true, I gather, for connectedness of finite structures, planarity
of same, beta-reduction of lambda sentences, numbers, reals,
particular topological spaces, and all strongly-but-not-weakly-
higher-order-definable concepts. It is the First-Order-ites who
would need to have these as primitive predicates, like "red" or
"f17", and relegate those predicates to a mechanism external to
the logic. But, yes, I do mean to include some predicates in a
knowledge interchange language that have meaning only to people.
Maybe only a few semantic primitives of this type are needed,
>... for a human to simply *claim* that some
>symbols in a robot denote all monotonic functions of 42 is an empty boast.
Look, I KNOW that all monotonic functions of 42 have positive
values. Is that an empty boast? I'll bet you know it too. It has
nothing to do with our ability to compute any of these functions,
or run over a bunch of values in some First-Order Tarskian model-
theoretic domain. It follows from genuine, higher-order (or
"intensional") knowledge about "monotonic", "positive", "function",
etc. So, unless you want to adhere to some theory of an
ineluctable, inherently unattainable transcending power of human
intelligence over machine intelligence (which I kinda' doubt), you
should let machines be able to know it too. If First-Order-ism
precludes even expressing such ideas, then using it as the formal
semantic basis for a "universal" interchange language would hobble
>We can agree that "A" means "Start the engine
>in five minutes", and then use KIF to send "A" as correctly as morse
>signals or naval flags. If it is supposed to be *used* by the computer as
>a representation, however, then its computational properties become more
>significant, and completeness of a proposed semantics becomes a matter of
The semantics in the second case should be sound, and the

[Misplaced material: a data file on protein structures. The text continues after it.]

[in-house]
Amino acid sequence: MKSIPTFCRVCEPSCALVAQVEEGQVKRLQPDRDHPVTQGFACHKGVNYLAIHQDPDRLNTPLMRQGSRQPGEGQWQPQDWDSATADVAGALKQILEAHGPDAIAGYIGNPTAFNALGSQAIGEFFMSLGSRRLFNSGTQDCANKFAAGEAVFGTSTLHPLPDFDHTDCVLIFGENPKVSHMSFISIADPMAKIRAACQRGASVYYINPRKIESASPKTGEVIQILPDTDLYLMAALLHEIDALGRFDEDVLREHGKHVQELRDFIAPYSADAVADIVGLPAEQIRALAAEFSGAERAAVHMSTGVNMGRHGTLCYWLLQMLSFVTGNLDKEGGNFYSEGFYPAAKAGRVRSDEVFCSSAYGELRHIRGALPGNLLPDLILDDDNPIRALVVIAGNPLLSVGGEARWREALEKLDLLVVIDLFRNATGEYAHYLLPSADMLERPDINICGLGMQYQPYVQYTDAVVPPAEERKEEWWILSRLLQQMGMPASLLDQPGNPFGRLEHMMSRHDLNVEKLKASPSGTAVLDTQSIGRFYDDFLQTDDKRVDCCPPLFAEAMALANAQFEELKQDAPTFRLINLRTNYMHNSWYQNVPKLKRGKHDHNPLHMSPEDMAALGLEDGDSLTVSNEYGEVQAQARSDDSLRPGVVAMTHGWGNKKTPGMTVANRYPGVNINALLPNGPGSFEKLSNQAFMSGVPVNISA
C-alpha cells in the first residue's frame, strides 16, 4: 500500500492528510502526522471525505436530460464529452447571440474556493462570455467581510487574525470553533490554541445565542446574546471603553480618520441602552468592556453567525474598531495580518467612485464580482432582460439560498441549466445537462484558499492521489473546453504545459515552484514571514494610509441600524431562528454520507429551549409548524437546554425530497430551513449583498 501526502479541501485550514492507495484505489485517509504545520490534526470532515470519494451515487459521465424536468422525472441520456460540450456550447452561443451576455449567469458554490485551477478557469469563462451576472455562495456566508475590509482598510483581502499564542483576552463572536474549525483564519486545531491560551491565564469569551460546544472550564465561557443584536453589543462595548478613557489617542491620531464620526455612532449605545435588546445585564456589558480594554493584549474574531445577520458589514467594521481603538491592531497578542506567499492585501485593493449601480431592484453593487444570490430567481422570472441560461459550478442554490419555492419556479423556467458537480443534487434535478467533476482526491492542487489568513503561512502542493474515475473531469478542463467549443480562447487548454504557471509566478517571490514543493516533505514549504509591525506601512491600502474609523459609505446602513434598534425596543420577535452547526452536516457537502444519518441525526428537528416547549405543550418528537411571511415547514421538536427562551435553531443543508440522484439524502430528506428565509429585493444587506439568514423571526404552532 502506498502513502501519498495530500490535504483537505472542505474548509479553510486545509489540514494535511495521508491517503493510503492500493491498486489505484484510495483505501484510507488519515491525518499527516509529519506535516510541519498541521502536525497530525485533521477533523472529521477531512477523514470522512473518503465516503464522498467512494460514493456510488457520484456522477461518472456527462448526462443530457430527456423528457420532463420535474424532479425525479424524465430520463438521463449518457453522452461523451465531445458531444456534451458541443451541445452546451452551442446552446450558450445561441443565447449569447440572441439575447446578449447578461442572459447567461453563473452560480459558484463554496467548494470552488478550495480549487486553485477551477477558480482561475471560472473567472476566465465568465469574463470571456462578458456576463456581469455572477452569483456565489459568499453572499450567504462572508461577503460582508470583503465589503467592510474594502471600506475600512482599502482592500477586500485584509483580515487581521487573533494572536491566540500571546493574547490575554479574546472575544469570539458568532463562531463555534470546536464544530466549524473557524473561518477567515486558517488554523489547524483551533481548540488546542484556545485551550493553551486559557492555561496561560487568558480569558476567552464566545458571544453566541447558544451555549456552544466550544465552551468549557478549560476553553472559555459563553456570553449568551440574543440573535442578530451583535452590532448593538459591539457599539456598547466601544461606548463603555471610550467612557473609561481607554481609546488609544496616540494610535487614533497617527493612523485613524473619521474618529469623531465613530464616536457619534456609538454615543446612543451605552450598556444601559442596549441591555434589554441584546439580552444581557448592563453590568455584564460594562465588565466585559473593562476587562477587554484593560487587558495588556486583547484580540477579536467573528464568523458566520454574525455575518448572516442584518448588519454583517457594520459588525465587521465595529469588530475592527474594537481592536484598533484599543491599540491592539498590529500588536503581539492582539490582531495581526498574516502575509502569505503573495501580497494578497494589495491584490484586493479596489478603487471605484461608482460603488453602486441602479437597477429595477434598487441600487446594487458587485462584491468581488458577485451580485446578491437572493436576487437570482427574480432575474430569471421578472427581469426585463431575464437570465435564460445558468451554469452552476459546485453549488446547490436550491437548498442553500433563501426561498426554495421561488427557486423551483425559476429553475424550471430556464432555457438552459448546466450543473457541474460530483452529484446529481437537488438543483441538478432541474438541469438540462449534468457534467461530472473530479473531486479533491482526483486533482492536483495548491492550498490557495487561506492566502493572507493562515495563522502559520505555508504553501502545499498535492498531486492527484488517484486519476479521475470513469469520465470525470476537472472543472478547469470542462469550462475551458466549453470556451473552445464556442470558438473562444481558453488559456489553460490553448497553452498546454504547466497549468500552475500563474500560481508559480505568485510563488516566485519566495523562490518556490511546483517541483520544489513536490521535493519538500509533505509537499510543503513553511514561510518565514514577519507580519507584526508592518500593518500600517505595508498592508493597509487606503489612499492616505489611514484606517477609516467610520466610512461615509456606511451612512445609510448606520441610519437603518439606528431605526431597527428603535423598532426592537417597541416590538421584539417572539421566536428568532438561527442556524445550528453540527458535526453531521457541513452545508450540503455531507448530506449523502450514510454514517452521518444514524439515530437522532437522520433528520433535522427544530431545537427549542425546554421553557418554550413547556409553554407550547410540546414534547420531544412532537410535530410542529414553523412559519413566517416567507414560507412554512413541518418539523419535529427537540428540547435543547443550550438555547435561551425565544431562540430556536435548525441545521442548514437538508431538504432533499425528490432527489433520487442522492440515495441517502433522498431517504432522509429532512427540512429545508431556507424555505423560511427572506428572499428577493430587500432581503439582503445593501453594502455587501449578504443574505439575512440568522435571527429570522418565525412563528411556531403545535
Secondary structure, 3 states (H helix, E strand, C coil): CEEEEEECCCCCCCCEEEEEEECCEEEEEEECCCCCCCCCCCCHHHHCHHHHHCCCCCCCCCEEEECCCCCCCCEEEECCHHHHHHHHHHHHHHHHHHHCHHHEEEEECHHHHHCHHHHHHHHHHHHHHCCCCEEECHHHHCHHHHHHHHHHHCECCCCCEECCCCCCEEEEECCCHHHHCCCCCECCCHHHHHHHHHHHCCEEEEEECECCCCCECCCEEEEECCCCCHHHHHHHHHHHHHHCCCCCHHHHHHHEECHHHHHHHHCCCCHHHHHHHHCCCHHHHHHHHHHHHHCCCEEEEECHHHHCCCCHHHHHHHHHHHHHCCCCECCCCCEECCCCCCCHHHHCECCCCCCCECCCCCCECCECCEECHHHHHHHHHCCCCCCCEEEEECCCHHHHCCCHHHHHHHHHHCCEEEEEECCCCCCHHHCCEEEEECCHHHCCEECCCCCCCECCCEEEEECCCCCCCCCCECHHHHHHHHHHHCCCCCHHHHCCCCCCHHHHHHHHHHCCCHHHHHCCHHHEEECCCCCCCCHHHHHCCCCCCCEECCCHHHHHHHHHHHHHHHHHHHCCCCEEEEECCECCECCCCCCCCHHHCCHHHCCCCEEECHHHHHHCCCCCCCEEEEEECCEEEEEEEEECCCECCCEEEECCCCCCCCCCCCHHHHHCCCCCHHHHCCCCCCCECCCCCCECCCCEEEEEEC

computer's actions should _conform_ to the semantics (e.g. not
violate boundaries or structure-preserving conditions or disobey
the Galois connection) of all of the compositional operators in
the language, but typically there will be some capabilities
outside the formal semantics in the form of primitive non-logical
predicates with external criteria for meaning. The criteria may
even be merely "operational". Completeness in this sense is not
essential nor expected for a practical interchange language,
although it might be part of your grander vision of logically
formalizing the whole of an agent's semantics.
>If its computational use is all there is, then any claims for what
>it means must involve giving an account of how the machine's use of
>the formalism somehow corresponds to the meaning it is said (by Joe User
>or anyone else) to have. And that correspondence is a completeness result.
I do not believe that "its computational use" will be "all
there is" for any likely application of a knowledge interchange
language. I expect almost every application to interpret some of
the meanings of "computation" from outside the system. Usually by
a human being, but even if only by means of a robot's physical
Yours truly, Fritz Lehmann
4282 Sandburg, Irvine, CA 92715 USA 714-733-0566